- Blade Length: 35.5 inches
- Weight: 2.75 lbs
- Spanish Steel Blade
The espada ropera featured a long, narrow blade, with an average length of about 44 inches (112 cm). It had a single-handed swept hilt with a pommel and a cross guard.
The espada ropera first appeared in Spain in the 15th Century. It was primarily a civilian weapon, used more for dueling than actual combat. The forerunner of the rapier, the espada ropera is distinguished from the rapier by its ability to cut as well as thrust. The Rapier is more designed for thrusting at a distance as seen in its length; which can be over 10 inches longer than an Espada Ropera. While both swords are considered to be swift; the Espada Ropera is relatively heavier than a Rapier to give it the ability to slash like the older Broadswords.
The Tercio were the elite soldiers of the Spanish Army and its Conquistadors. The word 'Tercio' translated to 'thirds' because Tercio formations were comprised of 1/3 arquebusiers, 1/3 pikemen and 1/3 swordsmen. The swordsmen were designed to engage in close combat against any melee units able to get through the pike wall. As muskets became more effective and as the bayonet was introduced; swordsmen as foot soldiers became less relevant. Swordsmen would continue to exist as cavalrymen until the early 20th century; as machine guns made made conventional melee and cavalry combat obsolete.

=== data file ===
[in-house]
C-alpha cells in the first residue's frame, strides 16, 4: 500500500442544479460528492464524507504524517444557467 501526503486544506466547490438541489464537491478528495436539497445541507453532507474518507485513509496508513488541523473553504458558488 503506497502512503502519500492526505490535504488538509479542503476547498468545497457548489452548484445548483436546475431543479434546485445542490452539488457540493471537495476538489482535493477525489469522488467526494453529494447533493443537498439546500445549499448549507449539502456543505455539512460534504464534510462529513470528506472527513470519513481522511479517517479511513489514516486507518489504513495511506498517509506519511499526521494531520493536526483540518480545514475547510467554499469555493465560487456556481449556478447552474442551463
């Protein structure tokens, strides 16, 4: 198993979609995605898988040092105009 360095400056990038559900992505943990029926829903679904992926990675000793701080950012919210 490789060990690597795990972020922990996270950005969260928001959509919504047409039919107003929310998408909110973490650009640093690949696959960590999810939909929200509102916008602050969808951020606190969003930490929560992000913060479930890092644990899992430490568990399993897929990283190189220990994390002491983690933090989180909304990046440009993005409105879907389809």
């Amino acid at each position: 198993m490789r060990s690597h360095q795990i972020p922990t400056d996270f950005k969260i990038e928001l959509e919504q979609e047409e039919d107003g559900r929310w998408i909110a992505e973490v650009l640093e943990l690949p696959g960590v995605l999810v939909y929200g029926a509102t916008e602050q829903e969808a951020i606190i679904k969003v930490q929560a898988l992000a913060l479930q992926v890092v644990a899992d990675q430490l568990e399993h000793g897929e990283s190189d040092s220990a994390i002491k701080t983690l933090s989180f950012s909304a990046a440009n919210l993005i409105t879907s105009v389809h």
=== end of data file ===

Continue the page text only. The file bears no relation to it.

Around 1595 the Dutch no longer implemented swordsmen in their armies, believing that pikemen were far more effective in melee combat. The Dutch also saw how the effectiveness of the evolving Arquebus guns made melee combat far less effective the modernizing battlefield. The success of this strategy led to the decline of swordsmen as foot infantry.